Let’s Not Overlook Consensus in Both Reports
As a co-chair of the Basic Education Funding Commission, I was proud of the work we – as Republicans and Democrats – were able to accomplish over the better part of a year.
Months of work culminated into two votes at our final meeting on two different reports – both of which had nearly identical recommendations for our statutory charge: to review and make suggestions to the formula that drives out your hard-earned tax dollars that you send to Harrisburg to each of the state’s 500 public school districts.
But headlines following the commission’s months of work came to one conclusion: billions in new spending were supported by the commission.
The commission took two votes: one on a report that I supported that prioritized updating the formula to drive those dollars to districts in a way that will provide greater predictability to the districts so school directors – the people you elect locally to manage your local school district’s budgets – and budgeting officials can better forecast state support. Additionally, the legislature and the current and past governors have made significant (or “historic” – their words, not mine) investments (see: your tax dollars) into public education.
As recently as this past December, a divided (but not dysfunctional) state government, approved a new program to help school districts remediate asbestos and lead. Both reports recommend continuing this new program.
But the other vote that was taken, which was on a report I could not support, seeks to spend $7 billion in new funding for public education. Without a tax hike on Pennsylvanians, this would bankrupt our state.
The popular saying is especially true and applicable to state legislators: Those who fail to learn from history are doomed to repeat it. More than a decade ago, legislators and then Gov. Ed Rendell spent one-time federal funds on education. Once newly elected Gov. Tom Corbett took office, those one-time funds were just that – one-time. Education advocates demanded the same amount as the year prior, but officials then could not match those one-time federal funds.
We see a renewed effort today where some lawmakers have proposed using one-time funds from the state’s Rainy Day Fund to bolster recurring education expenditures. Eventually, the well will run dry. Pennsylvania’s Rainy Day Fund has been brought from nearly last place to middle of the pack compared to other states under two Democratic administrations through bipartisan understanding that a healthy Rainy Day Fund means taxpayers are best protected from future fiscal crises.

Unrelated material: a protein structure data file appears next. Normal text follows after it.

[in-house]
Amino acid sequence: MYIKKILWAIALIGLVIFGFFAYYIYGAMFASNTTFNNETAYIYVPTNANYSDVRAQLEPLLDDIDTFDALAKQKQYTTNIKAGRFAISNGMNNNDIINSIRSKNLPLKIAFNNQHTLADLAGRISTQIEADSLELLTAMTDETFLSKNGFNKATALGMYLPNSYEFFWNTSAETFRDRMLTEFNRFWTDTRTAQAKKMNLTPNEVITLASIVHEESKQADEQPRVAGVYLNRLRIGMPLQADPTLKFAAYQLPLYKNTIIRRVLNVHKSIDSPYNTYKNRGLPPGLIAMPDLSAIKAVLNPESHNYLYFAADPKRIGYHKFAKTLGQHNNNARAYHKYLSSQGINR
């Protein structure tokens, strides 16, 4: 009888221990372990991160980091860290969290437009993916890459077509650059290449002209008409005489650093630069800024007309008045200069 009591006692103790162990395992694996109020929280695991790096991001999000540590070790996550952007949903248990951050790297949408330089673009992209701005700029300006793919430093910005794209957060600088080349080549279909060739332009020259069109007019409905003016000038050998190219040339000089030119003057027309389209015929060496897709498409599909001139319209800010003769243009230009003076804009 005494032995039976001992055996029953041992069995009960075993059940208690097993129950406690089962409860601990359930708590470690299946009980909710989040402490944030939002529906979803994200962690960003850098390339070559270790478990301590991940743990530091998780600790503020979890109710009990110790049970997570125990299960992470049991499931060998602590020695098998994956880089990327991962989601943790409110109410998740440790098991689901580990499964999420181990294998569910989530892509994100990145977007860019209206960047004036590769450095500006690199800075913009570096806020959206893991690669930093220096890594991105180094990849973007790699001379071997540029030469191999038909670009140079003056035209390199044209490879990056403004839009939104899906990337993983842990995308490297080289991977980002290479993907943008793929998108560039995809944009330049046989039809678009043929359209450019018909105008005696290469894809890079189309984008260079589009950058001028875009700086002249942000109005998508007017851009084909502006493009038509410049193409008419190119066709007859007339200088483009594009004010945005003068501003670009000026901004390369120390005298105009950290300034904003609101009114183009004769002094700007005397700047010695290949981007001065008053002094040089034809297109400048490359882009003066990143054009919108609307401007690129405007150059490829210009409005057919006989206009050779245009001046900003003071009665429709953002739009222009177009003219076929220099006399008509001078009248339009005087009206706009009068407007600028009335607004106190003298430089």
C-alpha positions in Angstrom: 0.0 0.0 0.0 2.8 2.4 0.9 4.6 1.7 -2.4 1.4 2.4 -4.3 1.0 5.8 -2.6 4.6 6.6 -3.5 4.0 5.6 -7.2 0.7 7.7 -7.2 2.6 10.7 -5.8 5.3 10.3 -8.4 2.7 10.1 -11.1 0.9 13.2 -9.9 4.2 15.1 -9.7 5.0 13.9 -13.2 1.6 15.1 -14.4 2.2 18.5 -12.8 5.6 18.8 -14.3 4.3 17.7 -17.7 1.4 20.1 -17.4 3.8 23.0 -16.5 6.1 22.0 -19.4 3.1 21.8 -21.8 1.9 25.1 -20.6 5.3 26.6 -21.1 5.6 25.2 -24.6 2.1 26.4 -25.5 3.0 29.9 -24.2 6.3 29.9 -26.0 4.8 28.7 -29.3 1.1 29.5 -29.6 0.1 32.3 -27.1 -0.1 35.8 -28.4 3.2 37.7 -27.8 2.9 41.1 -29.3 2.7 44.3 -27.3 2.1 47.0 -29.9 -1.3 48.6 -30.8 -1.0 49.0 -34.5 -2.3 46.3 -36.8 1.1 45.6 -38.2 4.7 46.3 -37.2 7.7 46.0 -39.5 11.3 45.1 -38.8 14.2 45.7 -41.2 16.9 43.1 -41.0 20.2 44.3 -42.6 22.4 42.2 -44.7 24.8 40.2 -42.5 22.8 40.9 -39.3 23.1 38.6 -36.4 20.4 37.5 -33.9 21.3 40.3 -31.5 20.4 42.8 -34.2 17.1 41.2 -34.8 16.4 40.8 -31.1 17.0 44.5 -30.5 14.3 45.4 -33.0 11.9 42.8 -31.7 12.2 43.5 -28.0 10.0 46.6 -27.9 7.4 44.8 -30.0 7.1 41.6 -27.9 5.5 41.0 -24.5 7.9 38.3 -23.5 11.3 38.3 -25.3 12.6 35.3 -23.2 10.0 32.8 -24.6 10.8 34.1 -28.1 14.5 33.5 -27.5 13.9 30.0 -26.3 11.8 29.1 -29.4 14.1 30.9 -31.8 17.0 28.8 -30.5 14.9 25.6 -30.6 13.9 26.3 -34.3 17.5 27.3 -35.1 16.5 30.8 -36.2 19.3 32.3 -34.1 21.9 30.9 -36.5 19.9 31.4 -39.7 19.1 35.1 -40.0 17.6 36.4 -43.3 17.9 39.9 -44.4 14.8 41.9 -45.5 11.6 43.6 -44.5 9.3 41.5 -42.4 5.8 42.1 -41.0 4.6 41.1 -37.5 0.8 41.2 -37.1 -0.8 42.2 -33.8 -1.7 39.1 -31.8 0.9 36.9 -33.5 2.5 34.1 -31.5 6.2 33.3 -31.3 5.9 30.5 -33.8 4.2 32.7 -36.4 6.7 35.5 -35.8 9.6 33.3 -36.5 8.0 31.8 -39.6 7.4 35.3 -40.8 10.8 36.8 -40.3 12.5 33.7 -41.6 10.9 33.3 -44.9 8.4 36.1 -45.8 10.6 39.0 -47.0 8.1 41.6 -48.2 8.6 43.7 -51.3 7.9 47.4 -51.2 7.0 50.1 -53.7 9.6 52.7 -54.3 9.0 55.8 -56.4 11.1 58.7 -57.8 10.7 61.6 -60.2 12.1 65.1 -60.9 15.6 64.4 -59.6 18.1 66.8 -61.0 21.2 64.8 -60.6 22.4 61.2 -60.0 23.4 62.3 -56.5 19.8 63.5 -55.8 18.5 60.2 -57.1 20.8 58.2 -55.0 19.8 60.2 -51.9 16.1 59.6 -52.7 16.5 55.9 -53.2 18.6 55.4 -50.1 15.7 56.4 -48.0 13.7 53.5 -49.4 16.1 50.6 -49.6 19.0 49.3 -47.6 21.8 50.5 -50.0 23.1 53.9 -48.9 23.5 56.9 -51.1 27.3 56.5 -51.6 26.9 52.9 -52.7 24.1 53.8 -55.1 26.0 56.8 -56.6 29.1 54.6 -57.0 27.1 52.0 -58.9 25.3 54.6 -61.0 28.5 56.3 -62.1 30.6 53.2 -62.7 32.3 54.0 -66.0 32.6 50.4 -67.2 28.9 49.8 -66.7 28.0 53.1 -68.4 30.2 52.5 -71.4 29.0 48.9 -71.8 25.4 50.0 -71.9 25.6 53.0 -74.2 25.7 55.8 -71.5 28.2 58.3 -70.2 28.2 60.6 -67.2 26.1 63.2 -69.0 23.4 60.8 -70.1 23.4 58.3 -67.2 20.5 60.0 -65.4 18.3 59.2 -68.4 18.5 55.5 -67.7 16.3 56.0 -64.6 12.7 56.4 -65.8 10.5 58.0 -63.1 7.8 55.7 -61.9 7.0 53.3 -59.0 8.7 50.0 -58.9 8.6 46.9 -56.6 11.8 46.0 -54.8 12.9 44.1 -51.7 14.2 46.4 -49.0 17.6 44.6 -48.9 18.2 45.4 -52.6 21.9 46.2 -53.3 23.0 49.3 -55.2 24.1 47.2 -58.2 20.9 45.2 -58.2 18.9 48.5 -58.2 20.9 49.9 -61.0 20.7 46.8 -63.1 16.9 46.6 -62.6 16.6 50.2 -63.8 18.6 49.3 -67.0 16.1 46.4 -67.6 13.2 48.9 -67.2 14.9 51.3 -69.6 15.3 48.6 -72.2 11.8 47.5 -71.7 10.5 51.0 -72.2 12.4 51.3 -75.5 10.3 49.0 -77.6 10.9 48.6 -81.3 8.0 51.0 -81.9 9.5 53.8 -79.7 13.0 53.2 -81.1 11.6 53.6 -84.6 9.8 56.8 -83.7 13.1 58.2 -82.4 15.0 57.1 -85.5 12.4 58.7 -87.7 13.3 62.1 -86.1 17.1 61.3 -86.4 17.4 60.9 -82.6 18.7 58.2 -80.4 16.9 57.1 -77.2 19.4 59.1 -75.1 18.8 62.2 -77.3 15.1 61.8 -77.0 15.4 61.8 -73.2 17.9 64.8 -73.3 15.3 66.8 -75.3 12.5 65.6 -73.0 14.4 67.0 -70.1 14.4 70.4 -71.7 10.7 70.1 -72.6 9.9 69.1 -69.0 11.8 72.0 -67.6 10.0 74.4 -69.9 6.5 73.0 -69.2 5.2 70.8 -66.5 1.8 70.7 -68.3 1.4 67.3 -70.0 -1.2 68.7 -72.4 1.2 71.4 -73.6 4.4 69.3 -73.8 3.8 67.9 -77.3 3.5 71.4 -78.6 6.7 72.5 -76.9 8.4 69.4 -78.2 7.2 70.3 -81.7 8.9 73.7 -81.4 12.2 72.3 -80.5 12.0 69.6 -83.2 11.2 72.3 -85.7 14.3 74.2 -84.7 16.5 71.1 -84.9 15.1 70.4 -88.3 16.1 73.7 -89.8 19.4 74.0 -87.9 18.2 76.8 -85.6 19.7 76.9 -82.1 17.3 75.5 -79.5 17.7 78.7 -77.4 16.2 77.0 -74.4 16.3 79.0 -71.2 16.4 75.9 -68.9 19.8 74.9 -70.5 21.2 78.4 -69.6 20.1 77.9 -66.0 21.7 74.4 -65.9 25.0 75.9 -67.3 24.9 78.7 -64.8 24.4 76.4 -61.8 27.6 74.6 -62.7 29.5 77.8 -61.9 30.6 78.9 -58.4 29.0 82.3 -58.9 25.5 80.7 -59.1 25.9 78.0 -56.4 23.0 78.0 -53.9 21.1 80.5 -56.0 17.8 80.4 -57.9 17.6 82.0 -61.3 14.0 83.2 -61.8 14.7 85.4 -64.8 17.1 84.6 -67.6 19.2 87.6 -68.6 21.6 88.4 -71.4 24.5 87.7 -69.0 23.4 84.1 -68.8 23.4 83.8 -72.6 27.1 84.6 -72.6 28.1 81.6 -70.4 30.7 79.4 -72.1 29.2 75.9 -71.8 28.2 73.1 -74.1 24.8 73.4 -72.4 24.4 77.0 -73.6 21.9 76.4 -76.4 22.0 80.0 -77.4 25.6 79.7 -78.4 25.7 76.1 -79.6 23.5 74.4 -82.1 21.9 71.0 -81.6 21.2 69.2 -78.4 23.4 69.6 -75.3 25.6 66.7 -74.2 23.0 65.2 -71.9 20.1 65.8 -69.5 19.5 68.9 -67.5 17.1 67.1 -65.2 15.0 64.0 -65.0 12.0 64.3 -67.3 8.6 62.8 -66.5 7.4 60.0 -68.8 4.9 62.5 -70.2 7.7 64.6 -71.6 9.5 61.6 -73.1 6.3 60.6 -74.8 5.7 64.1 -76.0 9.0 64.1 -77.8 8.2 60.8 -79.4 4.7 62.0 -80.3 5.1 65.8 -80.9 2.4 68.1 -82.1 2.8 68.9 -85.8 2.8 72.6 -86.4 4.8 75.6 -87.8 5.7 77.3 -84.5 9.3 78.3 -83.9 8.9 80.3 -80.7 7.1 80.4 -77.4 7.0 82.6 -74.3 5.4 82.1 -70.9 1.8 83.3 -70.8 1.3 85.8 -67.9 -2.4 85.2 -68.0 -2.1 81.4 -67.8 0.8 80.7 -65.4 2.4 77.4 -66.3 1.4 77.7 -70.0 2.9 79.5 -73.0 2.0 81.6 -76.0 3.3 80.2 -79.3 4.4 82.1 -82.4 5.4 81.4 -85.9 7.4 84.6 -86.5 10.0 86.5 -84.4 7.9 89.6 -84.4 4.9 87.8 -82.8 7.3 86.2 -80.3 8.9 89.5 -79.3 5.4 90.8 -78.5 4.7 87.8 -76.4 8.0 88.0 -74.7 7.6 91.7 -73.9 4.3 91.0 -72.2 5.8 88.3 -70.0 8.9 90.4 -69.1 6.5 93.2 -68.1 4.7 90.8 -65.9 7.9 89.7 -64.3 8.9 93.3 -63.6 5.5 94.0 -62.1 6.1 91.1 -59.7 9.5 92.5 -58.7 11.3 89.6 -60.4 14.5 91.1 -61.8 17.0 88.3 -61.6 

I asked the state’s treasurer if it makes sense to spend one-time dollars on recurring expenditures. She gave an emphatic “no” during a public hearing on the state budget. We would be wise to heed her sound advice and avoid economic catastrophe.
There are two constants in Harrisburg: One-time funding means non-recurring, and politicians will continue to support spending one-time funds on recurring expenditures. The former constant will not change, but hopefully the latter will. And sooner rather than later!
I am hopeful now that both reports are publicly accessible, my colleagues in both chambers will take up the recommendations that have bipartisan consensus.
At the end of the day, the commission’s recommendations are just that – recommendations. It is up to the 253 members of the General Assembly and the governor to enact said recommendations.
But before anyone jumps into the deep end of suggesting billions of new tax dollars for education, you better think of how you will pay for that. Harrisburg officials cannot do what politicians in Washington, D.C. can do – print more money. We have an annual budget that must be balanced each year. Washington does not and has not balanced its budget in decades.
Absent a plan to pay for this new spending recommendation (i.e., put up a tax increase vote), let’s get back to reality and build on the good bipartisan work that is already occurring in the education space.